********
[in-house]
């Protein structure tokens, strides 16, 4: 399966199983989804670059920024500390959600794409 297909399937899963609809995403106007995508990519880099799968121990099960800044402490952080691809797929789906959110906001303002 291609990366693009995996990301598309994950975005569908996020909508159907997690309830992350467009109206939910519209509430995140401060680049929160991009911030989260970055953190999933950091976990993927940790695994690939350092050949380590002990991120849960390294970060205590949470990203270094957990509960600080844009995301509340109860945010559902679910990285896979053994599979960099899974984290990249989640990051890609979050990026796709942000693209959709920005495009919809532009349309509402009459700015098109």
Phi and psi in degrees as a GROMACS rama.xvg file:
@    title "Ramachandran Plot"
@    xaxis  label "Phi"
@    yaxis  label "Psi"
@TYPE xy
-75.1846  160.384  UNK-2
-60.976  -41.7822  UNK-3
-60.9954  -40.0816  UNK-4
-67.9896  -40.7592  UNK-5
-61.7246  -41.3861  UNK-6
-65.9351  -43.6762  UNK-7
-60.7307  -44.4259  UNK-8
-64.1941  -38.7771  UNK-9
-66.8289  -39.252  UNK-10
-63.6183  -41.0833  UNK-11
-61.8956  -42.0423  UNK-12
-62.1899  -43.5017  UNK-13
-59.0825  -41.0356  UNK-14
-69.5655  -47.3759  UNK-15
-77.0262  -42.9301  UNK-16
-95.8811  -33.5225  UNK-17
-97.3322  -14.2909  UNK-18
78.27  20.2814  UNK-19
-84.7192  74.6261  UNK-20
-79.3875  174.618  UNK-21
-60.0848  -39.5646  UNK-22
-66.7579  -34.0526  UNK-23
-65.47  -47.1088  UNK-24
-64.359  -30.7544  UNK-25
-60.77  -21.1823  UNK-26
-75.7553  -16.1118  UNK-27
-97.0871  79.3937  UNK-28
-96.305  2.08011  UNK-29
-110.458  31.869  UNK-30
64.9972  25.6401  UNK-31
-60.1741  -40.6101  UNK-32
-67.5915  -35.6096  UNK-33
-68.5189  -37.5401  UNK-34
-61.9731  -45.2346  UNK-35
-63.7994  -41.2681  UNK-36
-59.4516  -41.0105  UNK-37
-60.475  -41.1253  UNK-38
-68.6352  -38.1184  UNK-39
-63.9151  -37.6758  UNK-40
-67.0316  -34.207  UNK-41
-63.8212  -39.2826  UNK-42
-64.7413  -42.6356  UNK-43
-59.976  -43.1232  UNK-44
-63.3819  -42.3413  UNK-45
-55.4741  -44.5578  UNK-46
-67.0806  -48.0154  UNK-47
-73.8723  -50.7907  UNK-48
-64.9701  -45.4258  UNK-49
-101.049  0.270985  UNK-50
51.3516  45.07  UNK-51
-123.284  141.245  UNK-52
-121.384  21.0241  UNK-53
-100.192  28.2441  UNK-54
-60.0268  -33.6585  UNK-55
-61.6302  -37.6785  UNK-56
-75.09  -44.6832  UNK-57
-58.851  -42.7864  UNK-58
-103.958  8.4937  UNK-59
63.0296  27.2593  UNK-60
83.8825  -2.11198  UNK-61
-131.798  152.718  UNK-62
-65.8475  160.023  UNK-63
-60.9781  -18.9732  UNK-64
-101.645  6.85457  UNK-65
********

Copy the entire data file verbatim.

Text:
[in-house]
């Protein structure tokens, strides 16, 4: 399966199983989804670059920024500390959600794409 297909399937899963609809995403106007995508990519880099799968121990099960800044402490952080691809797929789906959110906001303002 291609990366693009995996990301598309994950975005569908996020909508159907997690309830992350467009109206939910519209509430995140401060680049929160991009911030989260970055953190999933950091976990993927940790695994690939350092050949380590002990991120849960390294970060205590949470990203270094957990509960600080844009995301509340109860945010559902679910990285896979053994599979960099899974984290990249989640990051890609979050990026796709942000693209959709920005495009919809532009349309509402009459700015098109």
Phi and psi in degrees as a GROMACS rama.xvg file:
@    title "Ramachandran Plot"
@    xaxis  label "Phi"
@    yaxis  label "Psi"
@TYPE xy
-75.1846  160.384  UNK-2
-60.976  -41.7822  UNK-3
-60.9954  -40.0816  UNK-4
-67.9896  -40.7592  UNK-5
-61.7246  -41.3861  UNK-6
-65.9351  -43.6762  UNK-7
-60.7307  -44.4259  UNK-8
-64.1941  -38.7771  UNK-9
-66.8289  -39.252  UNK-10
-63.6183  -41.0833  UNK-11
-61.8956  -42.0423  UNK-12
-62.1899  -43.5017  UNK-13
-59.0825  -41.0356  UNK-14
-69.5655  -47.3759  UNK-15
-77.0262  -42.9301  UNK-16
-95.8811  -33.5225  UNK-17
-97.3322  -14.2909  UNK-18
78.27  20.2814  UNK-19
-84.7192  74.6261  UNK-20
-79.3875  174.618  UNK-21
-60.0848  -39.5646  UNK-22
-66.7579  -34.0526  UNK-23
-65.47  -47.1088  UNK-24
-64.359  -30.7544  UNK-25
-60.77  -21.1823  UNK-26
-75.7553  -16.1118  UNK-27
-97.0871  79.3937  UNK-28
-96.305  2.08011  UNK-29
-110.458  31.869  UNK-30
64.9972  25.6401  UNK-31
-60.1741  -40.6101  UNK-32
-67.5915  -35.6096  UNK-33
-68.5189  -37.5401  UNK-34
-61.9731  -45.2346  UNK-35
-63.7994  -41.2681  UNK-36
-59.4516  -41.0105  UNK-37
-60.475  -41.1253  UNK-38
-68.6352  -38.1184  UNK-39
-63.9151  -37.6758  UNK-40
-67.0316  -34.207  UNK-41
-63.8212  -39.2826  UNK-42
-64.7413  -42.6356  UNK-43
-59.976  -43.1232  UNK-44
-63.3819  -42.3413  UNK-45
-55.4741  -44.5578  UNK-46
-67.0806  -48.0154  UNK-47
-73.8723  -50.7907  UNK-48
-64.9701  -45.4258  UNK-49
-101.049  0.270985  UNK-50
51.3516  45.07  UNK-51
-123.284  141.245  UNK-52
-121.384  21.0241  UNK-53
-100.192  28.2441  UNK-54
-60.0268  -33.6585  UNK-55
-61.6302  -37.6785  UNK-56
-75.09  -44.6832  UNK-57
-58.851  -42.7864  UNK-58
-103.958  8.4937  UNK-59
63.0296  27.2593  UNK-60
83.8825  -2.11198  UNK-61
-131.798  152.718  UNK-62
-65.8475  160.023  UNK-63
-60.9781  -18.9732  UNK-64
-101.645  6.85457  UNK-65